How everyone being a bit worse has made everything in football a bit better

This has been one of the most exciting Premier League seasons in recent memory. The race for the title is a genuinely tight three way slug out, the race for fourth is more alive than it’s ever been in since 4th became something worth racing for and the relegation scrap…well, the relegation scrap is looking bleak for the teams already in those places, but in general, this season has been as open and exciting as an Amsterdam stag weekend. The winning points total will possibly be the lowest it’s been since 2002-03. Manchester United need to win all their remaining games to equal last year’s total of 90 points, which is a big ask even for them. Even if they were to do so, they’d still have lost 6 games, the most for a winning side since 2001. Arsenal would be the same, and were either to lose again and still claim the title it would be the most since 94-95 and equal the largest ever amount of losses in a 38 game Premier League season.

Even in Europe things are looking more competitive. If the Champions League quarter finals go to form we’ll have four different national representatives in the semi’s for the first time since 2004 and whatever the results, it will still be the first to be contested by less than 3 English sides since 2006. So why? Well the obvious answer is; everyone’s just a little bit more rubbish.

Manchester United lost Ronaldo and Tevez in the summer, much to absolutely no one’s surprise. To almost everyone’s surprise though they sit in pretty much the same position as they did at this time last year. Chelsea are a year older, which considering that the average age of their squad is approaching 50 isn’t a good thing, yet they’ve lead the pack for most of the season with a new manager and a new determination after the buoyancy of last year’s spirited end to the campaign. Arsenal lost Emmanuel Adebayor but grew up as a team. They could even afford to loan out golden prospect Jack Wilshere in January without much knock on affect. Thomas Vermaelen has been an undoubted strength though. Liverpool are distinctly less Alonso-y than they were last season, and have suffered as a consequence. The loss of Fernando Torres for long spells to injury has seen a weakening too, as have the losses of Van Persie, Fabregas, Vidic, Ferdinand and Cole at various points to their rivals, whilst Chelsea have the added constant bi-annual annoyance of letting Didier Drogba skip off to Africa for 3 weeks for the Nations Cup.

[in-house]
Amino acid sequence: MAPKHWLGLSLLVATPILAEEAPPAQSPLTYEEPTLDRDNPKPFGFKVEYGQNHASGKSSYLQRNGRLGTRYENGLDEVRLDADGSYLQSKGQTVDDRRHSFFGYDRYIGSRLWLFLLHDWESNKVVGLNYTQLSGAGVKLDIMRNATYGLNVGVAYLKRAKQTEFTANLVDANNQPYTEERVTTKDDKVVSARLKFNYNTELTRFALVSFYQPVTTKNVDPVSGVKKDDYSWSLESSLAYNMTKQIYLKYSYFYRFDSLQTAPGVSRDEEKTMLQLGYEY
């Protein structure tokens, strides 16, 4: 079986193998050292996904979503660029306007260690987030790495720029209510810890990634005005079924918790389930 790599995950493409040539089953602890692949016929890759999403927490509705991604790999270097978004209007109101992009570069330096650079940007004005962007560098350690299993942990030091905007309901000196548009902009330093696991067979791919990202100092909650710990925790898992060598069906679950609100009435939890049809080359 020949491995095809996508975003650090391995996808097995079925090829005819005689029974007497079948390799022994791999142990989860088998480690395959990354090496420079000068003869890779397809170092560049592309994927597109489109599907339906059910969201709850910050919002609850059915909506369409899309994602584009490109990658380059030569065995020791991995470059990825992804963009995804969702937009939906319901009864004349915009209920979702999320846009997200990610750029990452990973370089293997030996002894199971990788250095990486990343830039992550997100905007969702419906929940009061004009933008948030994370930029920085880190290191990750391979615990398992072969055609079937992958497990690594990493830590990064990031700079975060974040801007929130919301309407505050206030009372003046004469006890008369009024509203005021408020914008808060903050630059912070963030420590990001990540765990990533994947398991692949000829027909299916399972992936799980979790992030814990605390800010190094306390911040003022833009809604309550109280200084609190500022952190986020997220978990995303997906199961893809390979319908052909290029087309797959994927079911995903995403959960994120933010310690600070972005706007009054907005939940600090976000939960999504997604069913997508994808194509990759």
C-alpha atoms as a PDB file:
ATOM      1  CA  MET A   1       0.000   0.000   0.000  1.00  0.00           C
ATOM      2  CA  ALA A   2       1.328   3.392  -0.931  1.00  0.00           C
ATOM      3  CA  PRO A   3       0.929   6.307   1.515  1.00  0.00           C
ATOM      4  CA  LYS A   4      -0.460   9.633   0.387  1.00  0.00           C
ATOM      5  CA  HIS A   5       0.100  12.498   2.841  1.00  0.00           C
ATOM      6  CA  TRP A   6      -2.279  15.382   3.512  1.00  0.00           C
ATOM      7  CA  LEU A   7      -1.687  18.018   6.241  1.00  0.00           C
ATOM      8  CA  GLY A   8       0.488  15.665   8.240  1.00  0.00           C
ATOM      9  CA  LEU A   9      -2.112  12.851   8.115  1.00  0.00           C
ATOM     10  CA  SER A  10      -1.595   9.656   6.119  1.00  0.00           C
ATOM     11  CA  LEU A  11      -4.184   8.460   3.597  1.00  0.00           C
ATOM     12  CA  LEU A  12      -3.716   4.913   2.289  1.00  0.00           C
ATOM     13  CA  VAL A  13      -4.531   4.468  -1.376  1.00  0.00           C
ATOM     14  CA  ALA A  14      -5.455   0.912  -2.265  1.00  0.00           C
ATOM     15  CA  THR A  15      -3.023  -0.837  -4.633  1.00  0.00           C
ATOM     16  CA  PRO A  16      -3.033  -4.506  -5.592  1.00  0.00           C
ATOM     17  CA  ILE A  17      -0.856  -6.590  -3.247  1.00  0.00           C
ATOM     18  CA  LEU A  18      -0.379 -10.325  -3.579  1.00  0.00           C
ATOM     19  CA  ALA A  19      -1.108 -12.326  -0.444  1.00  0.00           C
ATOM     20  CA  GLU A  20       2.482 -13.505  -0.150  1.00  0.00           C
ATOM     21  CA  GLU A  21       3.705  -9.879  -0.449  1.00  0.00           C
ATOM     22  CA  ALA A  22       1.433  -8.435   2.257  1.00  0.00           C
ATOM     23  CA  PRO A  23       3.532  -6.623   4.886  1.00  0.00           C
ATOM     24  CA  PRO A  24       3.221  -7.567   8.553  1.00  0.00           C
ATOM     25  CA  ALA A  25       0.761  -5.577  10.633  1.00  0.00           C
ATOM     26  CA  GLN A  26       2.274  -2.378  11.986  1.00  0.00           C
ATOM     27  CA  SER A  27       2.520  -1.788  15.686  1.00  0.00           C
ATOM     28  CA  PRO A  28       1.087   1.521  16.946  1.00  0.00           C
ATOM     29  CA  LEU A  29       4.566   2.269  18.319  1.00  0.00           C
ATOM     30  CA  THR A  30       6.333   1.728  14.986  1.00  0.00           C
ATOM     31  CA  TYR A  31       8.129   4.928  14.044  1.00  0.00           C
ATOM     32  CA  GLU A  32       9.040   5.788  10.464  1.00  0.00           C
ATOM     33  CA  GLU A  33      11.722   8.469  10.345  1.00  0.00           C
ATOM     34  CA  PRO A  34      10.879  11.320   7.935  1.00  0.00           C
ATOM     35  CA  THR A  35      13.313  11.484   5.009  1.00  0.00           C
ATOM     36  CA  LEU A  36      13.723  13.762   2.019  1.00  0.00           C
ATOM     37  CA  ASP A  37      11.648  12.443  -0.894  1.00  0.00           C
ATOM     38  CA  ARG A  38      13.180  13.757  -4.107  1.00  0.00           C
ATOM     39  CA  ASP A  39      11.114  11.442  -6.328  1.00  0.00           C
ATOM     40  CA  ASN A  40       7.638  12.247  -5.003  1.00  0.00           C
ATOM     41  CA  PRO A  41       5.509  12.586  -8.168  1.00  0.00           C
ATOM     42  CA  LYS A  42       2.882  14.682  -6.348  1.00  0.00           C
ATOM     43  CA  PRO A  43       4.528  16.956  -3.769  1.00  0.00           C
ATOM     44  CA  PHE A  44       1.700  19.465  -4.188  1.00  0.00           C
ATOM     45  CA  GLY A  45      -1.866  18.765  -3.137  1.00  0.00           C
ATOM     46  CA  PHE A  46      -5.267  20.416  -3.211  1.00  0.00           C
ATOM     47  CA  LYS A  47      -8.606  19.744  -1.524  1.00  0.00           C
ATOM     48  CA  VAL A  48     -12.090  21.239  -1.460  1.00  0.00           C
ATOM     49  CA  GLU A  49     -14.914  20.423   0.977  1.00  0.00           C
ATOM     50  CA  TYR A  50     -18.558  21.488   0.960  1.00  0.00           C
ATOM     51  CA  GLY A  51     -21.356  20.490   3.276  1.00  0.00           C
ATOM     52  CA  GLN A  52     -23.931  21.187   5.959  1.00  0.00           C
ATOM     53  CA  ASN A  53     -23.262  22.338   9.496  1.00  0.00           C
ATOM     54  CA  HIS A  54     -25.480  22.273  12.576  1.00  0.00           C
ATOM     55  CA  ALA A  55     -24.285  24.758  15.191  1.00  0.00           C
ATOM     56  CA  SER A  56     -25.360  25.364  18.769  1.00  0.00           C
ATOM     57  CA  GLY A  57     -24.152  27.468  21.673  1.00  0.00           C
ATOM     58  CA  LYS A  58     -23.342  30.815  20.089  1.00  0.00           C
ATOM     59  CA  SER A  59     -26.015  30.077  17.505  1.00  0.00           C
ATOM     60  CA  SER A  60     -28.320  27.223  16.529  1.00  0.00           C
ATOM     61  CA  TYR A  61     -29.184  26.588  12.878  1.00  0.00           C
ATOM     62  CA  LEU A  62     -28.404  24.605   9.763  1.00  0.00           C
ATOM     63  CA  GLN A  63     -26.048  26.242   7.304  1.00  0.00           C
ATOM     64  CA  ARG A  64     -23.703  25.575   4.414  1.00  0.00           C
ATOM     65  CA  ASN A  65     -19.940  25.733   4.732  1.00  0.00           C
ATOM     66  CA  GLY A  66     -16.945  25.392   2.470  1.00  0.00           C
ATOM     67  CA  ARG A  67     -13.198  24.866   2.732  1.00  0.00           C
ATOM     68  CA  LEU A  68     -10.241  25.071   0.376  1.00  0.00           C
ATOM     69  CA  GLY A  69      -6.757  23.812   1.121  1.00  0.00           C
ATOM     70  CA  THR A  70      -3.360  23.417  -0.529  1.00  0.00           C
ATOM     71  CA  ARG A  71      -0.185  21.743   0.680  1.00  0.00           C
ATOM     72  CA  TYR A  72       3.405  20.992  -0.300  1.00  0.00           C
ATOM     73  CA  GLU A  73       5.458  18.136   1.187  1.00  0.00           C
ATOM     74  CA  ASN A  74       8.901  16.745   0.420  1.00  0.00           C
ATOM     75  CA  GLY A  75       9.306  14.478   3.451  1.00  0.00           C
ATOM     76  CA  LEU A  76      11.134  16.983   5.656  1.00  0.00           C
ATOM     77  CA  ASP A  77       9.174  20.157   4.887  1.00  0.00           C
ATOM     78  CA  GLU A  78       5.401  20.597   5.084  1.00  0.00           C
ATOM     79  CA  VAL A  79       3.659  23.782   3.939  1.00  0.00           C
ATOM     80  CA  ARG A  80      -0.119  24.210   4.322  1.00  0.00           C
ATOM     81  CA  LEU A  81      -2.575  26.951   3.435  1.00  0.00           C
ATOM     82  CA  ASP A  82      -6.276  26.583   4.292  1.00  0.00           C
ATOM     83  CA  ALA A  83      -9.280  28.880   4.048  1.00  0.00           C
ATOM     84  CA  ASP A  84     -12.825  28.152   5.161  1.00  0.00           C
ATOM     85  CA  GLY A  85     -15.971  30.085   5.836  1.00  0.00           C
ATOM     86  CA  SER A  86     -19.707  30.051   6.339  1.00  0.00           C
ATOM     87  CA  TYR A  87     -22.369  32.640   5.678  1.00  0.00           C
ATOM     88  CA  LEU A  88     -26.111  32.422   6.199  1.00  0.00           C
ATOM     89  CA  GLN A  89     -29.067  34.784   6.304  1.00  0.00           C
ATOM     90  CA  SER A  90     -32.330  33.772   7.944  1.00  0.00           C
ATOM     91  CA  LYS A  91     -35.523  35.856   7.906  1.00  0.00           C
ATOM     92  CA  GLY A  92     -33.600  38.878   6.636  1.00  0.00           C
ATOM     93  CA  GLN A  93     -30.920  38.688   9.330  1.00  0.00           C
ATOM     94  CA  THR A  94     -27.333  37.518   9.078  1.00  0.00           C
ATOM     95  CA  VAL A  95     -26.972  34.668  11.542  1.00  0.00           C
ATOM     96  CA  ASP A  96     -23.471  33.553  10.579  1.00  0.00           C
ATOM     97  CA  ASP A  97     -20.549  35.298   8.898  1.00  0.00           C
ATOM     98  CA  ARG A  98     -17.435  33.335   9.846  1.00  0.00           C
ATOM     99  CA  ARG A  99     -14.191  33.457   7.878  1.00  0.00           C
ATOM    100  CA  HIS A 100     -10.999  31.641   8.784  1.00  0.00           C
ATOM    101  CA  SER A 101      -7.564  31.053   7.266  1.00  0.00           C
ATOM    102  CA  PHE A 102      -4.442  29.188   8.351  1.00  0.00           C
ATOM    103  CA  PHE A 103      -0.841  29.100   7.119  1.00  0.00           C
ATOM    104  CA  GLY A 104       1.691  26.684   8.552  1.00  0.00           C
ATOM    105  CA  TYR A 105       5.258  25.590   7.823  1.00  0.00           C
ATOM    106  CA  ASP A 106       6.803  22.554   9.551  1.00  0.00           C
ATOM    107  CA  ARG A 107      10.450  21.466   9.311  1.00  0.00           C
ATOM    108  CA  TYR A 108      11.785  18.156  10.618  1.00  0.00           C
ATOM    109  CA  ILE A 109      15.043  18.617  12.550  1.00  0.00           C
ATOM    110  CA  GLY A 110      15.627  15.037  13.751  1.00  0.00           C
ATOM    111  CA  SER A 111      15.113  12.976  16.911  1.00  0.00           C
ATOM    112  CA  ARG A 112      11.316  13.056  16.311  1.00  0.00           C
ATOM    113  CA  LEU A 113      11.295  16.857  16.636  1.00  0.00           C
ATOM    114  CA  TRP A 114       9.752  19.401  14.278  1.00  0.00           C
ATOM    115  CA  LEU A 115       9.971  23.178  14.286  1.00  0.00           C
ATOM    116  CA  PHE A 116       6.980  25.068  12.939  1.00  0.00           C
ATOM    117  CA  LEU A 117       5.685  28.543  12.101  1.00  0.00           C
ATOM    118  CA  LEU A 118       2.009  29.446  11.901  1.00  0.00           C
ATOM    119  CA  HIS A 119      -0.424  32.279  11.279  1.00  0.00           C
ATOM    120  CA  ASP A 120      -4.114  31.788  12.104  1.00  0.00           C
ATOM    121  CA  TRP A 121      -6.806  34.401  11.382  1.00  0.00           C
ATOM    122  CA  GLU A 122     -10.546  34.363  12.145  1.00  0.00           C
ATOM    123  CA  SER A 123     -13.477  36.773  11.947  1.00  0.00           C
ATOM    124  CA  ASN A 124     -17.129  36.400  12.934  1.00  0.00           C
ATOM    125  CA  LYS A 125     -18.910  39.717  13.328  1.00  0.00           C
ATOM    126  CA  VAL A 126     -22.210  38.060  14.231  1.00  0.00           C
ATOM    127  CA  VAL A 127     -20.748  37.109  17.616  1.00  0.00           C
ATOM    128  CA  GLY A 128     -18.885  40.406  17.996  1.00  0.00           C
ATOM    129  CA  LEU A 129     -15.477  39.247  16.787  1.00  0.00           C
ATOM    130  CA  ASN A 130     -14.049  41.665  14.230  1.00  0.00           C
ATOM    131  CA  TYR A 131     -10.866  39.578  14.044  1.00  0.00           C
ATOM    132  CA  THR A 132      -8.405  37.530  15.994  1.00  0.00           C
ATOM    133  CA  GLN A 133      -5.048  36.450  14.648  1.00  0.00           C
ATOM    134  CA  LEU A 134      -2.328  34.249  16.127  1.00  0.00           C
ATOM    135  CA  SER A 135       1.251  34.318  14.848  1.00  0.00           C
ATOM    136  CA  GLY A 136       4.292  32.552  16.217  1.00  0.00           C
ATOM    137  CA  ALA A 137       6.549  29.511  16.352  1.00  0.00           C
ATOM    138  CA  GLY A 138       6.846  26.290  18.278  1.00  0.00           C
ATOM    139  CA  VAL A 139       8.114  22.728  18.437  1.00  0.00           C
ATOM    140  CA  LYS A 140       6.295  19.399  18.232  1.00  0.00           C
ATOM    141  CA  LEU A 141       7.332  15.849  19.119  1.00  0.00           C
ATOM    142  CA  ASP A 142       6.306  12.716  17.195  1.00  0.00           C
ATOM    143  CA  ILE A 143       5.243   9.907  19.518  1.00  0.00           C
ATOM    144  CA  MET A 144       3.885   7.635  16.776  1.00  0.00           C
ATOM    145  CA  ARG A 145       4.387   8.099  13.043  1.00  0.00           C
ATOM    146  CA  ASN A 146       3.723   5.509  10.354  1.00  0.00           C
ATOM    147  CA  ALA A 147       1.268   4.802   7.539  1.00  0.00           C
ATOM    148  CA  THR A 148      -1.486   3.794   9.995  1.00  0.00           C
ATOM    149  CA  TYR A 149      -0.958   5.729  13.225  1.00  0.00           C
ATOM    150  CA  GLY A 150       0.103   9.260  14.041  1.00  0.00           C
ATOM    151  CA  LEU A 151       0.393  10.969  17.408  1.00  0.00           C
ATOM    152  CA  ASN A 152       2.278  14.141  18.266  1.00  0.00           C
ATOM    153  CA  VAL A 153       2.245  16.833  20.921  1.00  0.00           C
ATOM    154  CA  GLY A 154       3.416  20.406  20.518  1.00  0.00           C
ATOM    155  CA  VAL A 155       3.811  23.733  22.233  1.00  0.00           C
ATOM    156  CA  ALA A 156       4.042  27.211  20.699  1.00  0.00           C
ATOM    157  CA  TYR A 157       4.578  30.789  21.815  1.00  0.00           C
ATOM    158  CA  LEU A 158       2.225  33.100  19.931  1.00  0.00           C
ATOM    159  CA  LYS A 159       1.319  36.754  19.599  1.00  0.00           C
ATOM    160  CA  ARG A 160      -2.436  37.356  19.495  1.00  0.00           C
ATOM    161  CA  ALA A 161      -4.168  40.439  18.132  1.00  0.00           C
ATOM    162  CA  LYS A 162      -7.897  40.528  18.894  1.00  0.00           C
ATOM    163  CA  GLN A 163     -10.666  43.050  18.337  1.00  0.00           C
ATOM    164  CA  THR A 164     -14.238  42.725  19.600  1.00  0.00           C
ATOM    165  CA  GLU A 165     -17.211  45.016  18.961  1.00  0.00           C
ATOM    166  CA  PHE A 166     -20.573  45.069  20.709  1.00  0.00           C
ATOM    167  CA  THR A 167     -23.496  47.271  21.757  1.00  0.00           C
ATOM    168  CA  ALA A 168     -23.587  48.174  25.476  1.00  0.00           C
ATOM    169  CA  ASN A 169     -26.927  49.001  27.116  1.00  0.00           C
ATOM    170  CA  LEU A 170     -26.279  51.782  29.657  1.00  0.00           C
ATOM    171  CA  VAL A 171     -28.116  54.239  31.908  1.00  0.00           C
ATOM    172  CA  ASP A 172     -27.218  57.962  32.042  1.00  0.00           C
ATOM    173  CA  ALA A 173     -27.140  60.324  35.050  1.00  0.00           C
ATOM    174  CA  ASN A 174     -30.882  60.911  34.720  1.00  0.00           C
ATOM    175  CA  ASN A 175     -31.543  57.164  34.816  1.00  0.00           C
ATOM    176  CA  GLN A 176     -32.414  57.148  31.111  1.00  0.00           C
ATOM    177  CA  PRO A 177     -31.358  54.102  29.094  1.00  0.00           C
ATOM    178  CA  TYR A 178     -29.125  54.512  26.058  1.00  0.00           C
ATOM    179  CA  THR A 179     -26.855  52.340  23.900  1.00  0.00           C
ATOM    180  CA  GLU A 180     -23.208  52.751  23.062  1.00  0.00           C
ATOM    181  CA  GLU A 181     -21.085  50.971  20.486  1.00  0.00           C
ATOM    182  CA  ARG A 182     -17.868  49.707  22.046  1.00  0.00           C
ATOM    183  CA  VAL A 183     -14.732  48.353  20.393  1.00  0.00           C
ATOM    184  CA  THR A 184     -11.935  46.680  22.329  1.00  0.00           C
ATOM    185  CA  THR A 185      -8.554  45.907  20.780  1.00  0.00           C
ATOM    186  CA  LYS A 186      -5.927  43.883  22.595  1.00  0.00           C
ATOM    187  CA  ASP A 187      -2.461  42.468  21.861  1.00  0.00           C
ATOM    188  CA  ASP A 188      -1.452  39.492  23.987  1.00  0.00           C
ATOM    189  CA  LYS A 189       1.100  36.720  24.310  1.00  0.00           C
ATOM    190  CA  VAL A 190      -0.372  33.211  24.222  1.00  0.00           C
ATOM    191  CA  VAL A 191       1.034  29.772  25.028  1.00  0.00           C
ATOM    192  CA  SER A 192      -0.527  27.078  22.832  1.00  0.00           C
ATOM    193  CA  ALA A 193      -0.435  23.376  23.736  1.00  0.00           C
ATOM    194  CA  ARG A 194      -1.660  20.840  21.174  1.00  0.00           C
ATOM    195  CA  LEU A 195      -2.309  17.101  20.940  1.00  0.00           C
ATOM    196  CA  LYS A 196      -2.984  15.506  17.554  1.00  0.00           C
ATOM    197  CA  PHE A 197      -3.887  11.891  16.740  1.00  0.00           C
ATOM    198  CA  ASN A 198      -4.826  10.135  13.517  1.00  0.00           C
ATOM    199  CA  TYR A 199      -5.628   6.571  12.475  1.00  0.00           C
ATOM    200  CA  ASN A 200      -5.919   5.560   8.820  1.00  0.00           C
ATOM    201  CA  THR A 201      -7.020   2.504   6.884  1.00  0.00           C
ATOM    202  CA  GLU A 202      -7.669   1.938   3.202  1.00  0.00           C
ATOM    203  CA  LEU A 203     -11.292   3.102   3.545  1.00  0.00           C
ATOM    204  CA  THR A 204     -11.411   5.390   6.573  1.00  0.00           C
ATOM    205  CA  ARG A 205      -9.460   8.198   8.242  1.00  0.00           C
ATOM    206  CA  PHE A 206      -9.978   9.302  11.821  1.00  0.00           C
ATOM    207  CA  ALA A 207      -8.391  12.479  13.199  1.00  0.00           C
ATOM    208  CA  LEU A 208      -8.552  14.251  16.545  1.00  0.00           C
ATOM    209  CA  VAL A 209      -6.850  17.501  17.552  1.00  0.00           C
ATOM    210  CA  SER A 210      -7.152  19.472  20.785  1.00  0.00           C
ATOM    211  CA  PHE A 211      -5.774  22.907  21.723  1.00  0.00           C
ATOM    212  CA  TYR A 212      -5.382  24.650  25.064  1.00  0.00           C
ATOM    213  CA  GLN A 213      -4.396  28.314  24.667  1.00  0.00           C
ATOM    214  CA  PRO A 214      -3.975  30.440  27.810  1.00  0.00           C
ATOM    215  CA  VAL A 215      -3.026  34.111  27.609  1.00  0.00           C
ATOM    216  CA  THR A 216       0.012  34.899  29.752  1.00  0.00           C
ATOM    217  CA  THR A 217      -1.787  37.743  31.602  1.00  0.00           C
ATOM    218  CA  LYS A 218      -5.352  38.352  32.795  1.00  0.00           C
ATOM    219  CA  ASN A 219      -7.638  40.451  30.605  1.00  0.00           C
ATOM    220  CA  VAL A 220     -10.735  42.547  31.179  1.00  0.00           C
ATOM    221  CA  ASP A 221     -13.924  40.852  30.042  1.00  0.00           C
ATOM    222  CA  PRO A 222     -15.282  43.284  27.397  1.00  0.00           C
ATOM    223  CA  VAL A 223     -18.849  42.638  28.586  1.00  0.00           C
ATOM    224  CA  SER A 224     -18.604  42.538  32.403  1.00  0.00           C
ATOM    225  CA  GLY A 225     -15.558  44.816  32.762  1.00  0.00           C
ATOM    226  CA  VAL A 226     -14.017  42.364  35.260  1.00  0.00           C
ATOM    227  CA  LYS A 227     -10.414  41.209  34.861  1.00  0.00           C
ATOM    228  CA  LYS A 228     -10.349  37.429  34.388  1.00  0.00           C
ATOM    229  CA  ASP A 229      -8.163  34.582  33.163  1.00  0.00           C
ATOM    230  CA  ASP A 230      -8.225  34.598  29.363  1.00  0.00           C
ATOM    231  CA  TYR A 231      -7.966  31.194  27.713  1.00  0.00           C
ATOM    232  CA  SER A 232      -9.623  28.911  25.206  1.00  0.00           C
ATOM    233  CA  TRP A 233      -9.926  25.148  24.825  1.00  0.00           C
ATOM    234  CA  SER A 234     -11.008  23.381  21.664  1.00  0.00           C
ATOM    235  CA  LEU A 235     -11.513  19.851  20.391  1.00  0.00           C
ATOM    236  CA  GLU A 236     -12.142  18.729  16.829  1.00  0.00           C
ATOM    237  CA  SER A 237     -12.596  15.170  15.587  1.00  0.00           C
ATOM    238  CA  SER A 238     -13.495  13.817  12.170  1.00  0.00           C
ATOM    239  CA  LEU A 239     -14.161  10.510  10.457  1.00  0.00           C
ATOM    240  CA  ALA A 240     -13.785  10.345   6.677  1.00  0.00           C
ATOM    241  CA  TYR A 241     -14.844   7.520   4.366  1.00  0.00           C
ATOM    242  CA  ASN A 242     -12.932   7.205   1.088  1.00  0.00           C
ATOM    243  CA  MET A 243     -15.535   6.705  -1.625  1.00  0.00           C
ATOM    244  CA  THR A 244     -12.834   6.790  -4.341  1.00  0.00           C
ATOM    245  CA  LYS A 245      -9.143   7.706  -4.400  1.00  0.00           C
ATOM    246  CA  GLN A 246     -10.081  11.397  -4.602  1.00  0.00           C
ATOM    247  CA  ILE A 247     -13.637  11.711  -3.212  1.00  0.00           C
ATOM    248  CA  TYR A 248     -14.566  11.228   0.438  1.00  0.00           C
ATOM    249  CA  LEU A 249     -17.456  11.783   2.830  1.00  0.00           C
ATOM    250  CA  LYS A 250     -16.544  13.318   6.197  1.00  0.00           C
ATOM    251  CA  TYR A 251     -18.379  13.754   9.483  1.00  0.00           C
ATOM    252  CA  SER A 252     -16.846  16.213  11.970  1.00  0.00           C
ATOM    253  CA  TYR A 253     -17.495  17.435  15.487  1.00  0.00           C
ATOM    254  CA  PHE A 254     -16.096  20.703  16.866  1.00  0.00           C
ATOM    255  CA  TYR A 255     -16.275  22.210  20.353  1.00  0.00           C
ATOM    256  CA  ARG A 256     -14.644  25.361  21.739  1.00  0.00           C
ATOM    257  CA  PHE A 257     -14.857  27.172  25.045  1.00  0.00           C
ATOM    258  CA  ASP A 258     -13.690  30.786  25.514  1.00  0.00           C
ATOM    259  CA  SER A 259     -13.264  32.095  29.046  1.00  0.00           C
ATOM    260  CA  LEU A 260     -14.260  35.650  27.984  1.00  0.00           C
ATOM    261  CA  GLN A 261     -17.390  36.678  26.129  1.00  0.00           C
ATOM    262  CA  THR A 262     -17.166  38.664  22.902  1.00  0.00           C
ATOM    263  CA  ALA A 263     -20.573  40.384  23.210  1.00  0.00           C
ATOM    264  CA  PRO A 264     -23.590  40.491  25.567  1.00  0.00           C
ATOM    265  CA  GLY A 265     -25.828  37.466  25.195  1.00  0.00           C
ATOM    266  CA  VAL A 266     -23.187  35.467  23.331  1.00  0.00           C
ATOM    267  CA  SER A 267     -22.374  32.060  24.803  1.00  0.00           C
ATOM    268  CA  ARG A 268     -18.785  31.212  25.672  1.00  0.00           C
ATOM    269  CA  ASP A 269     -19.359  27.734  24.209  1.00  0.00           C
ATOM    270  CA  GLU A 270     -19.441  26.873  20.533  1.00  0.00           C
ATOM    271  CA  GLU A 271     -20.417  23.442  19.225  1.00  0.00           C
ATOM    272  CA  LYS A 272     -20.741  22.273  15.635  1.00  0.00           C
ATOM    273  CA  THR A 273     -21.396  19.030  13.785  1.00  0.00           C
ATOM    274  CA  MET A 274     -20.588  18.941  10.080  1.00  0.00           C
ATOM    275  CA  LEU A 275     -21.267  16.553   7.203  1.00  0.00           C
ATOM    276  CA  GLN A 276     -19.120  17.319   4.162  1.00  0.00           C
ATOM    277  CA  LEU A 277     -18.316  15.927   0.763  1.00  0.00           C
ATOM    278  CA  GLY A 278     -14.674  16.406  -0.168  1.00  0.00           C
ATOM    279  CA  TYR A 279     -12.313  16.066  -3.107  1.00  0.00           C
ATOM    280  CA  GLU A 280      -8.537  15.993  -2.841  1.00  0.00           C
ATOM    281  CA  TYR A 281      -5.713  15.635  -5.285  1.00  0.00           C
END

In fact none of the top four are stronger than they were last year and the only strengthening has happened below them. Only Manchester City has significantly improved. Aston Villa lost their talisman Gareth Barry to Middle Eastlands whilst Joleon Lescott and his odd hair also joined the party from Everton, who’ve been without Arteta and Jagielka for most of the season through injury. Spurs lost Zakora and Bent in the summer and Robbie Keane and Jamie O’Hara in January and whilst finding replacements, only Eidur Gudjohnsen looks actually up to that role, and he was brought in during January. Even dark horses Fulham are pretty much the same side they were last term, and have actually rid themselves of more players than they’ve acquired. So pretty much everyone contesting for actual things, bar City and Birmingham, are worse off, or equal to how they were last year. It’s almost like it’s all cosmically evened out nicely, and we’re getting a thrilling season because of it.

And who do we have to thank for this? Well oddly the most glaringly obvious candidate is the most universally disliked club in world football – Real Madrid. Madrid’s ludicrous spending splurge this summer completely scrambled the market. The top players – the ones the big four would usually be all over – were suddenly priced at around a billion Euros and all wanted to go to Madrid anyway because it looked like such fun. The only team left without any sense were City, who snatched up all the stragglers who weren’t wanted in Spain like a big blue monopoly vulture and everyone else was left to try and get players on the cheap or find some hitherto unknown bargain deal for a prepubescent Belgian prodigy. The Spaniards gimmie gimmie philosophy also hampered the quality of Serie A and Ligue 1 by stealing away their respective star pupils in Kaka and Benzema. Serie A lost its top scorer too, to everyone’s favourite sponsor-free club, Barcelona. Even they are debatably worse off having lost Samuel Eto’o – a player who knew and worked in their system effectively – in the process. Time will tell if Zlatan will be as big an asset, but given he came with a huge price tag, it’ll take a gargantuan effort to justify it, especially as it was seen in some quarters as purely an attempt to keep up with their free spending rivals.

But despite all that, here we are. In the most open title race for yonks, a proper European European Cup and with as many as 5 teams in with a realistic shot of that coveted 4th spot. In the interest of equality, I say let Madrid buy everyone every year. They’ll of course struggle to fit them all in, sack their manager if he doesn’t manage it, flop out of the Champions League to much hilarity after forgetting to buy any defenders and the rest of us will be left with a footballing world of slightly less quality, but much more entertainment. Sounds good to me. Hala Madrid!


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